Potter’s Rollercoaster Start – An Analysis



A Tuesday night in Zagreb was the last time that Thomas Tuchel took charge of his Chelsea team. The start of the season hadn’t been quite up to scratch – three wins, two losses and a draw, with the victories only coming narrowly. Tuchel hadn’t been singing praises in pre-season, either. Having a choppy schedule due to the nature of location of games in the United States, the German wasn’t satisfied heading into the new season.

However, performance wasn’t the reason that Todd Boehly and Co decided to change the man in charge. Conformity to the new regime seemed to be a struggle for Tuchel. The new Chelsea hierarchy, which had been completely overhauled, wanted a more hands on approach, showing interest in the manager’s plans and decisions. It was fair to say that this was a big change from the process that Tuchel was used to, when he won a Champions League with the club.

The new ownership has not been afraid to make change. The people up top have been removed, with appointments being made as they look to the future, aiming to build the team in the long-term. To fulfil this, they wanted a new manager for this new-look Chelsea. So, in comes Graham Potter. Potter has had a wild adventure of a managing career on his way to Stamford Bridge, consisting of Leeds Carnegie, Östersund, Swansea City and Brighton and Hove Albion.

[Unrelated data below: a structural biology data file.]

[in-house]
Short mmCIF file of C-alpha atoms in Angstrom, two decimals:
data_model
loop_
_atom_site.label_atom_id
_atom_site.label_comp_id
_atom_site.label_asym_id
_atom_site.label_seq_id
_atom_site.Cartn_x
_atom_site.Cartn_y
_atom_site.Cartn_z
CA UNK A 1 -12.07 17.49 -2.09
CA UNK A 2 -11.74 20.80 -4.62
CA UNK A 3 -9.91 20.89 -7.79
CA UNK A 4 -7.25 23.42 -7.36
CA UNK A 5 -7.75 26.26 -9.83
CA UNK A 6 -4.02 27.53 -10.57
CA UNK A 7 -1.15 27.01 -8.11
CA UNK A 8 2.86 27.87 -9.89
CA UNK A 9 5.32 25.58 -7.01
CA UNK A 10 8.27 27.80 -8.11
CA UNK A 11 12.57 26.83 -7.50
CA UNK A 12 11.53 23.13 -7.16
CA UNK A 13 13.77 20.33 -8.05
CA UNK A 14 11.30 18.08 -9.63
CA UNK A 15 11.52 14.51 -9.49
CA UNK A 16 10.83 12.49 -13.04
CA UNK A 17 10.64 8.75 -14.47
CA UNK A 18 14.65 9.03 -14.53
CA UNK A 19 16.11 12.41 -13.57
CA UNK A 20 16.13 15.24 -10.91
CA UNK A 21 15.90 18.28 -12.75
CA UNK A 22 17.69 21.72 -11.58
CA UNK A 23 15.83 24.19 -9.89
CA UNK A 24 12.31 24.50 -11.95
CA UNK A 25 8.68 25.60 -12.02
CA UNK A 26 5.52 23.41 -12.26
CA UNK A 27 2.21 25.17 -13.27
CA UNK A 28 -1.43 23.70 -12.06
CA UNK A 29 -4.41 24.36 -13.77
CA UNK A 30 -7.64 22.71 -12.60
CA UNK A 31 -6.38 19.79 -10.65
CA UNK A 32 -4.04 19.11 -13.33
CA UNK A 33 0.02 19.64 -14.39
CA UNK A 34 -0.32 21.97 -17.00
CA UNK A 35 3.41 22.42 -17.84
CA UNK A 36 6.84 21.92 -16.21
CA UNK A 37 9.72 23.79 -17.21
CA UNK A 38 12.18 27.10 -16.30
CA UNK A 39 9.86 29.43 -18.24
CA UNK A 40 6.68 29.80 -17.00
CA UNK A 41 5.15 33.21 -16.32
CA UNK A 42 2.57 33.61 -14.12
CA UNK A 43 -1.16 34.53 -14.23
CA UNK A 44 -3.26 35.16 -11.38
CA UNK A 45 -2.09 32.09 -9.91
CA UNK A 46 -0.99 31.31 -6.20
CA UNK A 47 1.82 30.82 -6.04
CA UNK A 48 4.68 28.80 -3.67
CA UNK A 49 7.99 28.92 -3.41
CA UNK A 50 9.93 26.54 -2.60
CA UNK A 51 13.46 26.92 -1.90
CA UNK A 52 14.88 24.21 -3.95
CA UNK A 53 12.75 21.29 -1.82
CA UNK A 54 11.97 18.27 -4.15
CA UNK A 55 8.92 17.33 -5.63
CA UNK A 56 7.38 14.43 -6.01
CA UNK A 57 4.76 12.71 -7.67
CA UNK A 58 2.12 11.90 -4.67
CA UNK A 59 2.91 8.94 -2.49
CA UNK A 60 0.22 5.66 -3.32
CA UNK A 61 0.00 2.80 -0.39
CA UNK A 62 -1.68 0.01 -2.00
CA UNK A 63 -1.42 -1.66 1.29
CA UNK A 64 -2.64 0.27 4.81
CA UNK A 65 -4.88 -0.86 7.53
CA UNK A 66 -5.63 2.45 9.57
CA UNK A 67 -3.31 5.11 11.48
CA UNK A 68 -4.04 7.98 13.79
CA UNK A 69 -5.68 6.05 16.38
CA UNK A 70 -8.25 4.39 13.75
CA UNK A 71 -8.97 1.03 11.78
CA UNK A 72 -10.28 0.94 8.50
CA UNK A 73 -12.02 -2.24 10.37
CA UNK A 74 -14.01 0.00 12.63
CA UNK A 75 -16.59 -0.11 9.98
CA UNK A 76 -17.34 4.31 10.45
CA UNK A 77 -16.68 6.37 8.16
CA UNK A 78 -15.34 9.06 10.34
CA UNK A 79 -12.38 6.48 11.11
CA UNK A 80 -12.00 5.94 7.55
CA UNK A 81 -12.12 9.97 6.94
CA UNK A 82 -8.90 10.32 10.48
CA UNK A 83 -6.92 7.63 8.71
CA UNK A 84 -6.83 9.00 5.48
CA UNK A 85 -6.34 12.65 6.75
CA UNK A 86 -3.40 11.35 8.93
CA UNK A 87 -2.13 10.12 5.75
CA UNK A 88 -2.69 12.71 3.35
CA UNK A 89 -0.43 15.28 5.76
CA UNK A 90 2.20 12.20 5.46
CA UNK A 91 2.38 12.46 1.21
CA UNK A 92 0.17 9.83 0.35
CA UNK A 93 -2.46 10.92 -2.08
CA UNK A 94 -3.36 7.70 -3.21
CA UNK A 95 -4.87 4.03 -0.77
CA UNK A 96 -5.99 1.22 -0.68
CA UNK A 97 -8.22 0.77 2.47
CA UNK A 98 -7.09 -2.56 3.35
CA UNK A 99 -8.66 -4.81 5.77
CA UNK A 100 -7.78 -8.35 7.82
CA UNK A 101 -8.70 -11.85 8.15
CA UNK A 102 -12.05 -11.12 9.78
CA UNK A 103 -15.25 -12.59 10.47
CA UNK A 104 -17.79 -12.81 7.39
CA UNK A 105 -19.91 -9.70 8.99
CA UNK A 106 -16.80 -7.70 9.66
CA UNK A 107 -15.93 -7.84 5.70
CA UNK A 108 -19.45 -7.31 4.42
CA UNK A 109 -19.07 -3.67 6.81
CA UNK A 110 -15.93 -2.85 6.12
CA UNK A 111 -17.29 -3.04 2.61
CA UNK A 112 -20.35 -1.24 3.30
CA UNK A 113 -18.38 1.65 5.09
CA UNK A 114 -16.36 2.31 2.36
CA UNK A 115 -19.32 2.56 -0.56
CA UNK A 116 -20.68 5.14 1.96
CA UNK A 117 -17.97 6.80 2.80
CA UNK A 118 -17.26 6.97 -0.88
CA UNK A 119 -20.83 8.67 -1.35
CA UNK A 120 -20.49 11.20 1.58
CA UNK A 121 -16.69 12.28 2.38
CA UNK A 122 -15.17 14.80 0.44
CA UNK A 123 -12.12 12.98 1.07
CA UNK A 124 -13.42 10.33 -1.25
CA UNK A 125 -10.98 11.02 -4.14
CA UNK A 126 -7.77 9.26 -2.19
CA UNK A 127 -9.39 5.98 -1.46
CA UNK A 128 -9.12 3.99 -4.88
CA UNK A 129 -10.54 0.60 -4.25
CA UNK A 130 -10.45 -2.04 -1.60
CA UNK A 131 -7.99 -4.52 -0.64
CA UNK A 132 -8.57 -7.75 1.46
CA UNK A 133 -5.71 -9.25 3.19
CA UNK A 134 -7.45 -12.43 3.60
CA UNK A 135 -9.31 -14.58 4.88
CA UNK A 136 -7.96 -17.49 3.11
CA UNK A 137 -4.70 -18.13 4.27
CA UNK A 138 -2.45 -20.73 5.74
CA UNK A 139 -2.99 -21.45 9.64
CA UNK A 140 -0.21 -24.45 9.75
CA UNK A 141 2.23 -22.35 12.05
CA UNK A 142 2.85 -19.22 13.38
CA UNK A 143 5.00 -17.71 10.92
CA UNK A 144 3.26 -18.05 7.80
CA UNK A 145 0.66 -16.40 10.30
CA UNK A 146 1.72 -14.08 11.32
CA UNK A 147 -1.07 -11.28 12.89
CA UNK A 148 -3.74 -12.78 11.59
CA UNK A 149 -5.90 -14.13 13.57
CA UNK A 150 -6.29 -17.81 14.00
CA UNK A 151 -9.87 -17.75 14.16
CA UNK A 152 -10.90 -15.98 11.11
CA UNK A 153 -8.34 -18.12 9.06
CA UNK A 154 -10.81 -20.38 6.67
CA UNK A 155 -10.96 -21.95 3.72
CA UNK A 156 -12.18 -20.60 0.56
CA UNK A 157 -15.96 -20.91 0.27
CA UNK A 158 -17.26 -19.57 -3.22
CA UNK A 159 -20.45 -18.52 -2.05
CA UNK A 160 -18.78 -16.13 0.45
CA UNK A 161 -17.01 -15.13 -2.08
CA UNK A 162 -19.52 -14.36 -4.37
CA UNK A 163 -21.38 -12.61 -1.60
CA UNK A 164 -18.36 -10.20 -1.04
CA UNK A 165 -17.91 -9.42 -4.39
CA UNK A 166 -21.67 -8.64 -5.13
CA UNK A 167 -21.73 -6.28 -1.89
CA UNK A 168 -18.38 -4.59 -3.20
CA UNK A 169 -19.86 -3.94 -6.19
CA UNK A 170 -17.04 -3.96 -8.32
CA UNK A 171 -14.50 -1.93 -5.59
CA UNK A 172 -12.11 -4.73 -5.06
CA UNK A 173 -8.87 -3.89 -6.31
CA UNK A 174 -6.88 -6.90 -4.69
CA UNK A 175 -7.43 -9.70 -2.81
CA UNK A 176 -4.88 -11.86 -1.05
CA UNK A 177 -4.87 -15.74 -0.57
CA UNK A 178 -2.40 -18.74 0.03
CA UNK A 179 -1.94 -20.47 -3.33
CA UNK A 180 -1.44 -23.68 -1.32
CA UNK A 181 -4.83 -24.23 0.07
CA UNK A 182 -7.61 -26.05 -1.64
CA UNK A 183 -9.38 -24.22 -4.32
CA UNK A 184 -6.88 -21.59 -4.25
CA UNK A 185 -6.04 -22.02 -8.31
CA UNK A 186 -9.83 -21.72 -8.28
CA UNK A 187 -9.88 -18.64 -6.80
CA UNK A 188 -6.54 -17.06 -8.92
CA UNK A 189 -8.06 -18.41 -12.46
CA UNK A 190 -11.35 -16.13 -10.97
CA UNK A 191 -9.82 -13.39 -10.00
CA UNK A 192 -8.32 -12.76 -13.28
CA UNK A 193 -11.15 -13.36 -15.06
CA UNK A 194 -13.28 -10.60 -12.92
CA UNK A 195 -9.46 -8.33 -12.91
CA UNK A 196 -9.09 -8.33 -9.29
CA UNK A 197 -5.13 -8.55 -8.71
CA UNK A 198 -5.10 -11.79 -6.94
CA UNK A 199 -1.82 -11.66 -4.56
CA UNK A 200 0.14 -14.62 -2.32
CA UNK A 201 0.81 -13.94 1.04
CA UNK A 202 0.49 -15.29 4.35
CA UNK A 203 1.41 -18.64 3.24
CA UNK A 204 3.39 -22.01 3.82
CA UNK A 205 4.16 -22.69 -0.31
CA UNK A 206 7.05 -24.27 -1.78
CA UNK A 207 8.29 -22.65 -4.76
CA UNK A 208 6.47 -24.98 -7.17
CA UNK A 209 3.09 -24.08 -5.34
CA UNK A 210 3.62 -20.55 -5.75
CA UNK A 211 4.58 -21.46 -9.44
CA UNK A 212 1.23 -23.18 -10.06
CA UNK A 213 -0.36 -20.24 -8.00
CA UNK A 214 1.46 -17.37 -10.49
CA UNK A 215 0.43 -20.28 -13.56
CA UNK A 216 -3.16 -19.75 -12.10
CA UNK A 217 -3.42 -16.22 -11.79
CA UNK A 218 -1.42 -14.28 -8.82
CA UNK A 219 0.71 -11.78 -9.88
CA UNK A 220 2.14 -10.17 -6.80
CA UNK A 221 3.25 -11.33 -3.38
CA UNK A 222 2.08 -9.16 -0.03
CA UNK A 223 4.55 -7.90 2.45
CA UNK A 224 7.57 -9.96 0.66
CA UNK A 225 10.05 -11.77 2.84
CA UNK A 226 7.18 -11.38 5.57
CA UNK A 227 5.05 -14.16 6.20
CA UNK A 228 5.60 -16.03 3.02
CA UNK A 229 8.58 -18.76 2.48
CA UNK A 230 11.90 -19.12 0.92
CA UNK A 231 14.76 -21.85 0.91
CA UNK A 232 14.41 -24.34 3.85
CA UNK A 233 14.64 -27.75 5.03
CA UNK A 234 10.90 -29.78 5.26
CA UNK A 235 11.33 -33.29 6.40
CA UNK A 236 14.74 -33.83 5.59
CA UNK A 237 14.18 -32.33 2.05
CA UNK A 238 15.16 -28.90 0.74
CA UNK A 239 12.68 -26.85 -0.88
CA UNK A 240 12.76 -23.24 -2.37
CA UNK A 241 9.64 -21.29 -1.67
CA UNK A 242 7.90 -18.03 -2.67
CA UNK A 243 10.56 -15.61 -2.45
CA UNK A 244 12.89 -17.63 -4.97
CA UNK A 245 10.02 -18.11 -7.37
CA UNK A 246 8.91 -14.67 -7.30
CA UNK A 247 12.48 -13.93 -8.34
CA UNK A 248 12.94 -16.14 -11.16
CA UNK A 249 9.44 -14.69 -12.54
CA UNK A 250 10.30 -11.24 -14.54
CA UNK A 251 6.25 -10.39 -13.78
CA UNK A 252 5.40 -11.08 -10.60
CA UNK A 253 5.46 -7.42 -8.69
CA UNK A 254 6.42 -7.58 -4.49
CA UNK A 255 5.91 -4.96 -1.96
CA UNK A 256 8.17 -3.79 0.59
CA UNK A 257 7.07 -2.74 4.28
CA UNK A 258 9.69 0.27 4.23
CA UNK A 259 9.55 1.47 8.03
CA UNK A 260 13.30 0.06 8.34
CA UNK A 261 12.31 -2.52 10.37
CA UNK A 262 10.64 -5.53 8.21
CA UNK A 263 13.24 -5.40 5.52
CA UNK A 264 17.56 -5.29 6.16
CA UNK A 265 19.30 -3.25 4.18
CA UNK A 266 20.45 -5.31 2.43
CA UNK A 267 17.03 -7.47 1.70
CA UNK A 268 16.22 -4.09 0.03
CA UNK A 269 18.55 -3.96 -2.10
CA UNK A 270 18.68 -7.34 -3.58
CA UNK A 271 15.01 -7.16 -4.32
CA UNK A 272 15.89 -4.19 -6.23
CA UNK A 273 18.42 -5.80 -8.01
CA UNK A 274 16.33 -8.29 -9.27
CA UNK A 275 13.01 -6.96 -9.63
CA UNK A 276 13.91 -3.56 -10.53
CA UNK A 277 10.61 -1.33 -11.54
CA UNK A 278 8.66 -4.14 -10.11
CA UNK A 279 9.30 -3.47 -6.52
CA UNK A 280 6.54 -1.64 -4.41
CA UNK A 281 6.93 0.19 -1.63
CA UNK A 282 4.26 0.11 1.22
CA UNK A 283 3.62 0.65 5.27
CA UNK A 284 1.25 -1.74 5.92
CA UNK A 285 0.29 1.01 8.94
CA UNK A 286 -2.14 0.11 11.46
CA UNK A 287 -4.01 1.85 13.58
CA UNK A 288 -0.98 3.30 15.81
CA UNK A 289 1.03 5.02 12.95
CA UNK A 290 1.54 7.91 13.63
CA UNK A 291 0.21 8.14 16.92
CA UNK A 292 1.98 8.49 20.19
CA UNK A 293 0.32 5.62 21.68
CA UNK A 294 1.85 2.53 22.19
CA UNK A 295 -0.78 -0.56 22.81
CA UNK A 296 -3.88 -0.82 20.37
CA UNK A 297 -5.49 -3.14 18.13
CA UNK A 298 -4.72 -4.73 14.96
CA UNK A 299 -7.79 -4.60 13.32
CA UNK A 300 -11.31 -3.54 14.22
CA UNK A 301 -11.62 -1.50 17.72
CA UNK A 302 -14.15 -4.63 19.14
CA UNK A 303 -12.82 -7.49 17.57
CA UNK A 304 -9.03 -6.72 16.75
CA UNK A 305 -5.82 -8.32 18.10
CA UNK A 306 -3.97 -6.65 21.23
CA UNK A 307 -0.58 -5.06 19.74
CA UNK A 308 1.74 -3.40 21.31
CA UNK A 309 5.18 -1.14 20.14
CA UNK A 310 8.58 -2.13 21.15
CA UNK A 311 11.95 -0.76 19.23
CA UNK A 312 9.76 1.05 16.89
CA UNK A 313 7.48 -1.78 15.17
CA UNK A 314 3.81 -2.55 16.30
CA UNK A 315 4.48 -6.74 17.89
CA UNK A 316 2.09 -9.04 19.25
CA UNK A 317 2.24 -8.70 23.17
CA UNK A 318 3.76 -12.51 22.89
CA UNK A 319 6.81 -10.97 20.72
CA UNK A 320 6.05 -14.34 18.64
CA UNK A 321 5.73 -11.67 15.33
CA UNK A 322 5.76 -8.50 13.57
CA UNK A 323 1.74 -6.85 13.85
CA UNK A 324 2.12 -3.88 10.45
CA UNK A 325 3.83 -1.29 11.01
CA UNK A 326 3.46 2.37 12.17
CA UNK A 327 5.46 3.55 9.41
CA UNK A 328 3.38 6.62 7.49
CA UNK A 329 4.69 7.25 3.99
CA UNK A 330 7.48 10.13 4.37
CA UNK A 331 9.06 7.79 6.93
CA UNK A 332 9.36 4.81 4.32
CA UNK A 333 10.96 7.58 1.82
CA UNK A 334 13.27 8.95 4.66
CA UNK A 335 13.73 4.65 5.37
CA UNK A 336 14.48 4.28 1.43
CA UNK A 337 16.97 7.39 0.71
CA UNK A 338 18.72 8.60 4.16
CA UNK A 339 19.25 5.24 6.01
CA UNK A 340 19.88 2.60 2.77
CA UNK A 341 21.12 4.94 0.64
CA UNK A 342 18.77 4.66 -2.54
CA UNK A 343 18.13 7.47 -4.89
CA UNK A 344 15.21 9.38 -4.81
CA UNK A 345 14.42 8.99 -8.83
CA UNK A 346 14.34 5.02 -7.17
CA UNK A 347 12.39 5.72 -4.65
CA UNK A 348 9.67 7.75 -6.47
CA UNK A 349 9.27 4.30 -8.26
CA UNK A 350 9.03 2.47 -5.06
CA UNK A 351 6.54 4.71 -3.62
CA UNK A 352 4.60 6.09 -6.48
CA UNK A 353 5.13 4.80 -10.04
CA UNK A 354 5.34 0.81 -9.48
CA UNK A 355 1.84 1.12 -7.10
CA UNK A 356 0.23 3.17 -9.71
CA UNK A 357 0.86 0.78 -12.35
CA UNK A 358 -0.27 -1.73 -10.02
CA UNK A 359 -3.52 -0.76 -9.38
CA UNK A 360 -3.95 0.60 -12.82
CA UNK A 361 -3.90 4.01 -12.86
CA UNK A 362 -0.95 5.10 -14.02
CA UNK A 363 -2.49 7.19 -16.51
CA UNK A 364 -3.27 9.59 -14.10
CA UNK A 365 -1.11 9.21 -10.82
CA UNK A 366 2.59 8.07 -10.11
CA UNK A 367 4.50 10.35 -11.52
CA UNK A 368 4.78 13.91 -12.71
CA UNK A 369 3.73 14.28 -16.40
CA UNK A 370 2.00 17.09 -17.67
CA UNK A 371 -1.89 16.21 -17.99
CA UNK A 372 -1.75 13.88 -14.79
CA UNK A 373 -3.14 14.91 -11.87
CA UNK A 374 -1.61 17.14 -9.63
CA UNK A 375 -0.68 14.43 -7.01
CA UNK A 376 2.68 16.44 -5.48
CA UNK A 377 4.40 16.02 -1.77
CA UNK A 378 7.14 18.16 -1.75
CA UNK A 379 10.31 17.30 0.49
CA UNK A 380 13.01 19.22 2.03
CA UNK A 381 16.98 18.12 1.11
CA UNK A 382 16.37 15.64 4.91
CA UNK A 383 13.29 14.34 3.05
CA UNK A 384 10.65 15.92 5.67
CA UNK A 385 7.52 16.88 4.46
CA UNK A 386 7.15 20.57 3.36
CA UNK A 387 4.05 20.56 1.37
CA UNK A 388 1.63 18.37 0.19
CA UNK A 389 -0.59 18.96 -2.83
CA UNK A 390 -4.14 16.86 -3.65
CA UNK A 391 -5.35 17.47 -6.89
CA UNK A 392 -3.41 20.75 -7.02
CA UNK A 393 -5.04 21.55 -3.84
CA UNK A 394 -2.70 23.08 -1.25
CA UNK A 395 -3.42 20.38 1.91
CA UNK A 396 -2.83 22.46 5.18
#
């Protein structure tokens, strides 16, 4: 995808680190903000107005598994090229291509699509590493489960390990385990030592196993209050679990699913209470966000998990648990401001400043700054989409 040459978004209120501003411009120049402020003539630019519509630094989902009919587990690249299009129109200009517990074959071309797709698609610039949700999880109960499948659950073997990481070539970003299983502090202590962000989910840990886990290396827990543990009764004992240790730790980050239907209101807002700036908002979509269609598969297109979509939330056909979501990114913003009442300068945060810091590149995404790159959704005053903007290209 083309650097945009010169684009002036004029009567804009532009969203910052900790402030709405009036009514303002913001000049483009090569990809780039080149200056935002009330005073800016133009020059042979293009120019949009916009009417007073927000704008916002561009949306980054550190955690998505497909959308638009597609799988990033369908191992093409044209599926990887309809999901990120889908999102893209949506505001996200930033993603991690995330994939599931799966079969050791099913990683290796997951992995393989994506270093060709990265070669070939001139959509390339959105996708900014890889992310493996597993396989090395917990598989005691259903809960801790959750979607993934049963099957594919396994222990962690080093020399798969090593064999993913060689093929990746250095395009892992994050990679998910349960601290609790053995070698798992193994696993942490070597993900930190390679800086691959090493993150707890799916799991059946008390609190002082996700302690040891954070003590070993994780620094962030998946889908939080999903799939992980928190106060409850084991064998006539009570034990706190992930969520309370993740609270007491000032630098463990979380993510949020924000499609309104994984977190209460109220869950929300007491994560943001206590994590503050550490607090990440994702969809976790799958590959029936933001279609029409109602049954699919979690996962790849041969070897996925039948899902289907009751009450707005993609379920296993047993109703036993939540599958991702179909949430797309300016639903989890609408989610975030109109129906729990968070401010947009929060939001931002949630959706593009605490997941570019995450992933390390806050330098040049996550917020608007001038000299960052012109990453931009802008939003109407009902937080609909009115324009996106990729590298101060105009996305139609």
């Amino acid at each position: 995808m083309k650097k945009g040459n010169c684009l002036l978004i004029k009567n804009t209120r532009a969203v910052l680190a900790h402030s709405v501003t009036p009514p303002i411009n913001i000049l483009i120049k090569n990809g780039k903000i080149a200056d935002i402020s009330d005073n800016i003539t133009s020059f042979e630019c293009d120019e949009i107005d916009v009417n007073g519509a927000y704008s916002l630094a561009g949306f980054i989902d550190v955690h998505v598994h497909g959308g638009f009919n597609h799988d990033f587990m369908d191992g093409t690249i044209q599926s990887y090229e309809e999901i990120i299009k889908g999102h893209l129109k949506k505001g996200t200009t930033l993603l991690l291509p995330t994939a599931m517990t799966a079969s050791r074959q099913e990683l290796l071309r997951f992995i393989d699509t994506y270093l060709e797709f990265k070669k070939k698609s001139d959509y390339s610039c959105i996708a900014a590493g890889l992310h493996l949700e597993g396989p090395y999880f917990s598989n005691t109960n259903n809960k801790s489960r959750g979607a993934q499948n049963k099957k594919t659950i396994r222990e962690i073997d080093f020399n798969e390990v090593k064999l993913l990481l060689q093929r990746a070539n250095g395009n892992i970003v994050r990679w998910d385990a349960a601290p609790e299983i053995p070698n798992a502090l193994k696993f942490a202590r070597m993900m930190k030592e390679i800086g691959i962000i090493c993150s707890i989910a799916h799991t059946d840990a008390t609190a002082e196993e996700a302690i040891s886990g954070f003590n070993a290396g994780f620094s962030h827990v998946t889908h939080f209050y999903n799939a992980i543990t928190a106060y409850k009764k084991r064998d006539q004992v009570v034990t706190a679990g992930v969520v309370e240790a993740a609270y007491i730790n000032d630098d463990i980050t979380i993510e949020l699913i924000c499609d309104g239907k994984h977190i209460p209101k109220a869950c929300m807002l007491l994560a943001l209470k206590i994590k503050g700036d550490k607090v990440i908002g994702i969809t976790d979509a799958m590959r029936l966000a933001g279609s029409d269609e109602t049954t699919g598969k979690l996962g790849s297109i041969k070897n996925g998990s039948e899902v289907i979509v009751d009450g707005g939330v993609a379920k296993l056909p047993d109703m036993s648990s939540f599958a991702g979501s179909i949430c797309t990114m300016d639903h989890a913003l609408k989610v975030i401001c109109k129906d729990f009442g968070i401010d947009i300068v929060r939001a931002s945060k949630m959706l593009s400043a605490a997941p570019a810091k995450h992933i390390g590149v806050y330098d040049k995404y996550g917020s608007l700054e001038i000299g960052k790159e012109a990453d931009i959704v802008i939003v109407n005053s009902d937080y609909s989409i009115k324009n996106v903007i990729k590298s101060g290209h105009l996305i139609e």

Progression and innovation are what has been promised. With Potter signing a five-year contract, this is a drastic change from Chelsea’s manager culture under the old ownership. This shows change. In the press release of Potter’s appointment, it is mentioned that the hiring of the Englishman is to help realise the squad’s future potential. With the new hierarchy focusing on long-term growth, this signing ticks the boxes of settling down and looking to the future. This appointment is a rubber stamp move of the new ownership, who have made new appointments in recruitment, and looking to appoint a new director of football.

Whenever a team gets a new manager, a ‘bounce’ is often seen, providing instantaneous good results, but morphing the squad to new tactics and philosophies does take time. Potter’s Chelsea side got off to a good start – nothing special, but expected. Going his first nine games unbeaten, Potter picked up six wins and three draws in all competitions. This included qualification to the knockout stages of the Champions League with back-to-back wins over AC Milan. With more goals flowing and nice football being played which has gone down superbly with the Stamford Bridge faithful, things were looking up.

With Chelsea finally settling down and committing to a long-term journey, there will be blips. The first one came against Brighton. It was a perfectly written story as Potter returned to the team that he had just shortly left for the London side. Being put in their place, Chelsea succumbed to a 4-1 loss. Excuses can easily be made: an away game in the Champions League midweek reduced rest and preparation and the squad had to be rotated due to load of fixtures. Despite excuses, these shouldn’t be acceptable reasons for a 4-1 defeat.